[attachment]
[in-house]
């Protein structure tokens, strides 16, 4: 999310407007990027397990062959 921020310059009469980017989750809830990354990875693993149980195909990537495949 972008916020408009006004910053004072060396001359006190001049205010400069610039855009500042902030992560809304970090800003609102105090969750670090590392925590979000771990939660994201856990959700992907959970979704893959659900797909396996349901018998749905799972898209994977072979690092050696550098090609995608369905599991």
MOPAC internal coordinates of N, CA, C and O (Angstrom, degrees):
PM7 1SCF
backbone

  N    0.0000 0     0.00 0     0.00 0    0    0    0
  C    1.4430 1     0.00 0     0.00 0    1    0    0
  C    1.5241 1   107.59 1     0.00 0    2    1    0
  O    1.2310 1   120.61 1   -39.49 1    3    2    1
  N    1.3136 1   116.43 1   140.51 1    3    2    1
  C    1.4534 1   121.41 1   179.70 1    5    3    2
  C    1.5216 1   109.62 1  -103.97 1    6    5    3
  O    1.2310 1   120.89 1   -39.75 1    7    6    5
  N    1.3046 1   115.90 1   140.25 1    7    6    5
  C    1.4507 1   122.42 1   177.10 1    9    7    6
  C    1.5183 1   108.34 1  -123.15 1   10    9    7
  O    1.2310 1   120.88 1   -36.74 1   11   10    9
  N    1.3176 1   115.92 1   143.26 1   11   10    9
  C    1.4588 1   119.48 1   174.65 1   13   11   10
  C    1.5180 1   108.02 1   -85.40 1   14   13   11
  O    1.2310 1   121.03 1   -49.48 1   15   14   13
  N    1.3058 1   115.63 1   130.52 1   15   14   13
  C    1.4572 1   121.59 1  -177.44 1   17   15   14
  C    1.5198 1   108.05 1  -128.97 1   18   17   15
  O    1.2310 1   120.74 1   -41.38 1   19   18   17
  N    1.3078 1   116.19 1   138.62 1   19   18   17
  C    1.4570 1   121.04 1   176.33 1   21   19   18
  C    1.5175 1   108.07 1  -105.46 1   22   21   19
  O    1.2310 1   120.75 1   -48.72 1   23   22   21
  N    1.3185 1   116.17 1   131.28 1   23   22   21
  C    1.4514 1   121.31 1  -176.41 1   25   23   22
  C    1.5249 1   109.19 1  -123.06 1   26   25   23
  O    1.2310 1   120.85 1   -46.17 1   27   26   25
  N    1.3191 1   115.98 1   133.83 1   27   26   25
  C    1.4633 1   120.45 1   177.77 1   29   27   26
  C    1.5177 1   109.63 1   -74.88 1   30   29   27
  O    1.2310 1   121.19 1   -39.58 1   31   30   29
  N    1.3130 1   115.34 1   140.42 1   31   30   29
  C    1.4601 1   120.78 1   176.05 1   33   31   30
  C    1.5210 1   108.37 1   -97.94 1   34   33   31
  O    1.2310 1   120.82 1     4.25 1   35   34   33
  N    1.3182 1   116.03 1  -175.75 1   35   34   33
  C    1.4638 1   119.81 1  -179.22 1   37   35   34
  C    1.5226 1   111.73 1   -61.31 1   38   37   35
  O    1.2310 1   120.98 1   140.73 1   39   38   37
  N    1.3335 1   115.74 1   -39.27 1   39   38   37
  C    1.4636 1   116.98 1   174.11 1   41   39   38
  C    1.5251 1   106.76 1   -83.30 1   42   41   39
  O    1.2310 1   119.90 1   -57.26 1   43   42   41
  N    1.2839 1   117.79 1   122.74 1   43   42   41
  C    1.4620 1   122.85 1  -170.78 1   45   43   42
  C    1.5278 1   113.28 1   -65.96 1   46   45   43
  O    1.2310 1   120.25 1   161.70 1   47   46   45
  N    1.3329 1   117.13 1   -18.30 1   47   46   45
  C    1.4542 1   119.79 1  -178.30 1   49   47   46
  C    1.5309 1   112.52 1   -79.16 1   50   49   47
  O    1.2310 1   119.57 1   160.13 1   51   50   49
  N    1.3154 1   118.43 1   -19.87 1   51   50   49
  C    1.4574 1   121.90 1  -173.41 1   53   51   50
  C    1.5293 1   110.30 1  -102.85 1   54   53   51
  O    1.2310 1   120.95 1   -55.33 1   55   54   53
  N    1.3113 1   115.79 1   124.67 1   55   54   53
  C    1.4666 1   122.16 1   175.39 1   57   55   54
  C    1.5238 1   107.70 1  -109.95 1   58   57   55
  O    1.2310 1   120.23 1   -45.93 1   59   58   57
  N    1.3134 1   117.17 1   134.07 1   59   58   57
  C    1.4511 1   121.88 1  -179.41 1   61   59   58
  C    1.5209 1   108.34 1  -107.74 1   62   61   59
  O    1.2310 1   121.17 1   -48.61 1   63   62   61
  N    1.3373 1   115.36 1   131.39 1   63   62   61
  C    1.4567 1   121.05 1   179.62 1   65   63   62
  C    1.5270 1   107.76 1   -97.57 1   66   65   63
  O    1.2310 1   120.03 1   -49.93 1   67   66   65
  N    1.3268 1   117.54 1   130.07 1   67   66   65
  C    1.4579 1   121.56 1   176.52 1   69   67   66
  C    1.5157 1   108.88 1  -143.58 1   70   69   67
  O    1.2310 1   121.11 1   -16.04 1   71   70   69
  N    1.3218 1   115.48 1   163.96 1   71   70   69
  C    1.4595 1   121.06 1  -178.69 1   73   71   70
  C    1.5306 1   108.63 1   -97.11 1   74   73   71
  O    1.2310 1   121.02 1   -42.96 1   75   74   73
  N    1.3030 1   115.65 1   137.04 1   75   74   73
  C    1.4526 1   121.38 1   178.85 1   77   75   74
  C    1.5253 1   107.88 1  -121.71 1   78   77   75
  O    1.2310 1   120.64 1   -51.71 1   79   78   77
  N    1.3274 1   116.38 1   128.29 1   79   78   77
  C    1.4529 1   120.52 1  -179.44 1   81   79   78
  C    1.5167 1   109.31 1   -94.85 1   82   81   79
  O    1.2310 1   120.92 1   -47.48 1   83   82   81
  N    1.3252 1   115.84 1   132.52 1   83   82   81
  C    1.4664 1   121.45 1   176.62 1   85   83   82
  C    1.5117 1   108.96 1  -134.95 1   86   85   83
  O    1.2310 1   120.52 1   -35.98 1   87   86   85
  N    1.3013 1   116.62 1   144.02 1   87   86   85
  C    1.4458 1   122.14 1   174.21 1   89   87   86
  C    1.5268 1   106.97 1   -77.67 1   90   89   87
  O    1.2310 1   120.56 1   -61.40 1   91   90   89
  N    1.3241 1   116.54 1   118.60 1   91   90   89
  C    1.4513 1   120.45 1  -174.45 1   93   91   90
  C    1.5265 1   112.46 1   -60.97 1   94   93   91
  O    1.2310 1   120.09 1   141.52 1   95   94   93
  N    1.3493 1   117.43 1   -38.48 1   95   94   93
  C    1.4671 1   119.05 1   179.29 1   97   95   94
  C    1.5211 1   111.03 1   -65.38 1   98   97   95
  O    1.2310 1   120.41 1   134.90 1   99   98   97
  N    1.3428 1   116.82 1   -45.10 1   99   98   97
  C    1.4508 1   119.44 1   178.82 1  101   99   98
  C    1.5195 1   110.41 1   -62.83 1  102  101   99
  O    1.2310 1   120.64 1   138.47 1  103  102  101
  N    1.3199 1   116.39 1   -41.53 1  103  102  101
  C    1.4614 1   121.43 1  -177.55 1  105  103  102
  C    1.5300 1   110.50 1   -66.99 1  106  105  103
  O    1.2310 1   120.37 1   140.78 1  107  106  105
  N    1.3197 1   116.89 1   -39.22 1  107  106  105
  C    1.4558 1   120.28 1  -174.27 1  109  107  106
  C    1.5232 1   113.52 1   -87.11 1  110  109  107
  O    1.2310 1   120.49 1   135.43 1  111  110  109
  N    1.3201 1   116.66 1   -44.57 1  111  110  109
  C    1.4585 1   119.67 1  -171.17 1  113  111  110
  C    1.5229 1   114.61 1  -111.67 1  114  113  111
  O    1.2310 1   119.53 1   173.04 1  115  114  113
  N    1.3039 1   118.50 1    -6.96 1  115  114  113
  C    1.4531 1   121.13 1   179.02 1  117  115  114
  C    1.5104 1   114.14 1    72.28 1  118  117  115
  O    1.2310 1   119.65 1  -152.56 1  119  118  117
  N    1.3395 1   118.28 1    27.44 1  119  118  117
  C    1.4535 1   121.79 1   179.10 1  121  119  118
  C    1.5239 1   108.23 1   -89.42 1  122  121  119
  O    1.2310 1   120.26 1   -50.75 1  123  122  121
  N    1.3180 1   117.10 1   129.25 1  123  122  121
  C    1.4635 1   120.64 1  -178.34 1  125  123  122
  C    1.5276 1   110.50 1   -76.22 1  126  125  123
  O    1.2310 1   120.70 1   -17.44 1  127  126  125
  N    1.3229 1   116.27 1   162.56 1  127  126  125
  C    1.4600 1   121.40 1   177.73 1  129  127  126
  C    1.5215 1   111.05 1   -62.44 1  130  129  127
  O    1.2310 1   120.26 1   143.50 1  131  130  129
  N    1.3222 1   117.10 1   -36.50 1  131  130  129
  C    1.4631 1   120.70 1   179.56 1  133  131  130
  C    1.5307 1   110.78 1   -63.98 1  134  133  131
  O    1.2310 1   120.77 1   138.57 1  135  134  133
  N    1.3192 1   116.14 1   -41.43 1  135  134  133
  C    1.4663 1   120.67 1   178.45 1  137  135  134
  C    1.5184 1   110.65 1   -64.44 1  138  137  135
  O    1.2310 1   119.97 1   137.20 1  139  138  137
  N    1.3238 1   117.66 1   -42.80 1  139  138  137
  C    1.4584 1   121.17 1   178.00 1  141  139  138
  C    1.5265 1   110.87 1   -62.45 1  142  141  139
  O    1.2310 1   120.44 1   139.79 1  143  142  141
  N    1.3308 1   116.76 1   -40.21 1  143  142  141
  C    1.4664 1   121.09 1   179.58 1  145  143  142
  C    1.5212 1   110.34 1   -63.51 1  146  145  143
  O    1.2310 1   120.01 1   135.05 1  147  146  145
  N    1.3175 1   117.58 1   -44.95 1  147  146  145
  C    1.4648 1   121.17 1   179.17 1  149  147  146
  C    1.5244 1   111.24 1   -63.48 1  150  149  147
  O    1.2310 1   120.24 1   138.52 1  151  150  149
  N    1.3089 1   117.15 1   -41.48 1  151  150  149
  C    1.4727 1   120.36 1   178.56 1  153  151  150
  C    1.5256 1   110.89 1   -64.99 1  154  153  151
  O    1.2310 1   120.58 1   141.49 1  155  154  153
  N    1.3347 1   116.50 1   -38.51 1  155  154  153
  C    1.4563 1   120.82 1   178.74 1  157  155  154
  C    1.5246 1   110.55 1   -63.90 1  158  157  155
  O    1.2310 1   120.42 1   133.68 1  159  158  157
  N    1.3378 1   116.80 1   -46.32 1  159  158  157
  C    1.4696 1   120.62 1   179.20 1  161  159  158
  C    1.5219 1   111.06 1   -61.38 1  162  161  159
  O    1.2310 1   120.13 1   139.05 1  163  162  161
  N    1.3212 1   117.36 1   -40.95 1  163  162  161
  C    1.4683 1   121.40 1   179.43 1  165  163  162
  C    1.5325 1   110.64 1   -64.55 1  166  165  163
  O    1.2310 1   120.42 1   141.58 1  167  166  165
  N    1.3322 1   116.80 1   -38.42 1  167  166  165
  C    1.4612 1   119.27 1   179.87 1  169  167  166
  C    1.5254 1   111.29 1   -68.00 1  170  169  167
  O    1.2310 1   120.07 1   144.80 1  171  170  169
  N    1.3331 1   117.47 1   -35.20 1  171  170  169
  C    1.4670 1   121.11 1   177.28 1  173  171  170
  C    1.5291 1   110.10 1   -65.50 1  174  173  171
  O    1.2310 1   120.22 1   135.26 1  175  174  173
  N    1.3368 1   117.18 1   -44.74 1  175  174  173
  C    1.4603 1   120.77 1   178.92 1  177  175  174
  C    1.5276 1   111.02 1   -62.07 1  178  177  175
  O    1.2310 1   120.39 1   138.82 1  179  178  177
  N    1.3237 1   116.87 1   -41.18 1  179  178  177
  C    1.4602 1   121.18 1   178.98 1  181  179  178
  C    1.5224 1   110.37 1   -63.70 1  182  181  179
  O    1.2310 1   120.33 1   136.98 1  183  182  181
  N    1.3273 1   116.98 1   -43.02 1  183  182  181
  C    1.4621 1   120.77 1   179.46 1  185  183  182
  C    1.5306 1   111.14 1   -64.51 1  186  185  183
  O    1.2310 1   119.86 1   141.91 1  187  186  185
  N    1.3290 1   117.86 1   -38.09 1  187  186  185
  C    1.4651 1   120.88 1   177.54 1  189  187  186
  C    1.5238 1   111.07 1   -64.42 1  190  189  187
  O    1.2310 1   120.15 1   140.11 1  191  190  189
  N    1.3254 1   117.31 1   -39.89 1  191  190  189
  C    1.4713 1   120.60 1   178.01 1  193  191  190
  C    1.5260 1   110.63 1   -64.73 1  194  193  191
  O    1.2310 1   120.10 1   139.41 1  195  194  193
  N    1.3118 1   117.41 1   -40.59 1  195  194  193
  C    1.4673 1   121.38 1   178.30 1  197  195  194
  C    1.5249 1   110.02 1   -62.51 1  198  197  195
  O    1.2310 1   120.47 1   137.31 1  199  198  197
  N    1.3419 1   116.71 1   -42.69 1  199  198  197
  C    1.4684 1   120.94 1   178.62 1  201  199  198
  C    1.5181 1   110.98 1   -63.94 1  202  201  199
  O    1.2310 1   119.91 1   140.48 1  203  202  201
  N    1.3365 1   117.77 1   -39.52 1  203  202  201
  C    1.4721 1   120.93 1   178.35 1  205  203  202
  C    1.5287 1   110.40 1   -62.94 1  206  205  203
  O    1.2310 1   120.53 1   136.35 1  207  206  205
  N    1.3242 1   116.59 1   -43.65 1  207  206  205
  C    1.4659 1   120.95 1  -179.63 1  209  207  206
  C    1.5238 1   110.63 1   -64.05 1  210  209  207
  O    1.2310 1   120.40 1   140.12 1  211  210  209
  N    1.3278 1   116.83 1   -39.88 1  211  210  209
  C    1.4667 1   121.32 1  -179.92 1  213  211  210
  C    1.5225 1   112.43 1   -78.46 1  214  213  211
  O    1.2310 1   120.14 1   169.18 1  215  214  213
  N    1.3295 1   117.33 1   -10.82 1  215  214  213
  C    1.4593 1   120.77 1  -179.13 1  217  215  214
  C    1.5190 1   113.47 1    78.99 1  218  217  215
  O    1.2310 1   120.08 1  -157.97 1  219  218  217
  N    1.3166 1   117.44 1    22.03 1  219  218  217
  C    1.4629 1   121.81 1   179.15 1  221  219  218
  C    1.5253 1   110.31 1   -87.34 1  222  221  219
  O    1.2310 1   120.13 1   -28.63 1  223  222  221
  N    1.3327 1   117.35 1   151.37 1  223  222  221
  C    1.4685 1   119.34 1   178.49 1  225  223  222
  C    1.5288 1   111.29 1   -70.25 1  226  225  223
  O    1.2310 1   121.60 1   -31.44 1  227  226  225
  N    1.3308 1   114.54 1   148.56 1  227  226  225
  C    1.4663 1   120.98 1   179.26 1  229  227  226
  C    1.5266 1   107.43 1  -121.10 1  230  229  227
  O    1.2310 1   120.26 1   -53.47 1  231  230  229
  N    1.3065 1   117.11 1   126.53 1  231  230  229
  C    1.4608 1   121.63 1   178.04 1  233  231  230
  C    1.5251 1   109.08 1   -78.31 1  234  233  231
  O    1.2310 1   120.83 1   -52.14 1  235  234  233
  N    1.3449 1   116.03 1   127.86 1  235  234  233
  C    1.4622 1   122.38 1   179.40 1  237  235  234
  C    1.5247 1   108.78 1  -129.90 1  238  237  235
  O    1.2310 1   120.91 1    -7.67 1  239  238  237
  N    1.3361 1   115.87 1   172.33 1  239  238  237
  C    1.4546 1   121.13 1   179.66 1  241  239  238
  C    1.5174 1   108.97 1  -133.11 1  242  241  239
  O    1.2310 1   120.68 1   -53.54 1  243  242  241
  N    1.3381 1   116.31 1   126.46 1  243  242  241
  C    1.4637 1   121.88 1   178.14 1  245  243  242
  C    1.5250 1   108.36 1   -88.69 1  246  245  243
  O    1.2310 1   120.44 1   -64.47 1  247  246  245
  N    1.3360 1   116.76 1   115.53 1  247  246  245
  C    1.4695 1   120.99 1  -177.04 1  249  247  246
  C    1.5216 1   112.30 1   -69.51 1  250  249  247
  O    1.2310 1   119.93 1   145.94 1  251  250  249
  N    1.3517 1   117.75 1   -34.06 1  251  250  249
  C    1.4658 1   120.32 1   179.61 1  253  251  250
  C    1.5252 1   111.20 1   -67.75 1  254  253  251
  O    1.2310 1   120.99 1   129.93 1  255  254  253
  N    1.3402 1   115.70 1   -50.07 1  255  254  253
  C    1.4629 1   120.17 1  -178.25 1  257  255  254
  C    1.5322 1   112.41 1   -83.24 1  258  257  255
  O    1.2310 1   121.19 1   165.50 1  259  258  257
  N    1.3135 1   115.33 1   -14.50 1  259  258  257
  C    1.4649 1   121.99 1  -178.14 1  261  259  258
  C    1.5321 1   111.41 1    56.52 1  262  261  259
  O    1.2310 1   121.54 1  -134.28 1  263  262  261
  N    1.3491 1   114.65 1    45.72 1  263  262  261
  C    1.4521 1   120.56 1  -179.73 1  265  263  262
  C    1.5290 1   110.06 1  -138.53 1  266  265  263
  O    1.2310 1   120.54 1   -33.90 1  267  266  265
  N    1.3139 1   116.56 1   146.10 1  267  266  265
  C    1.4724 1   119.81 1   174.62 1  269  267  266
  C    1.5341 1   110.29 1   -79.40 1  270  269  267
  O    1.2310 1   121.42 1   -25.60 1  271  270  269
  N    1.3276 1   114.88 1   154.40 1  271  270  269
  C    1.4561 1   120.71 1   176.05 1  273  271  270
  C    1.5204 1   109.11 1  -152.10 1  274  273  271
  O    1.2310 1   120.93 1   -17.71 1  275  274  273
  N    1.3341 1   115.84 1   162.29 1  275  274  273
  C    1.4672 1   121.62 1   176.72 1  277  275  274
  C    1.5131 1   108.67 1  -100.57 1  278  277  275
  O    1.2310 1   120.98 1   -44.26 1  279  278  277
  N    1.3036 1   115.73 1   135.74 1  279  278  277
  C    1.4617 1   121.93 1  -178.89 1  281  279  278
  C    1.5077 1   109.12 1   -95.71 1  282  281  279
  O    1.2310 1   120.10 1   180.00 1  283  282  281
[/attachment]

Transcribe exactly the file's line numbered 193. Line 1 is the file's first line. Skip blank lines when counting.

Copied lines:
  O    1.2310 1   119.86 1   141.91 1  187  186  185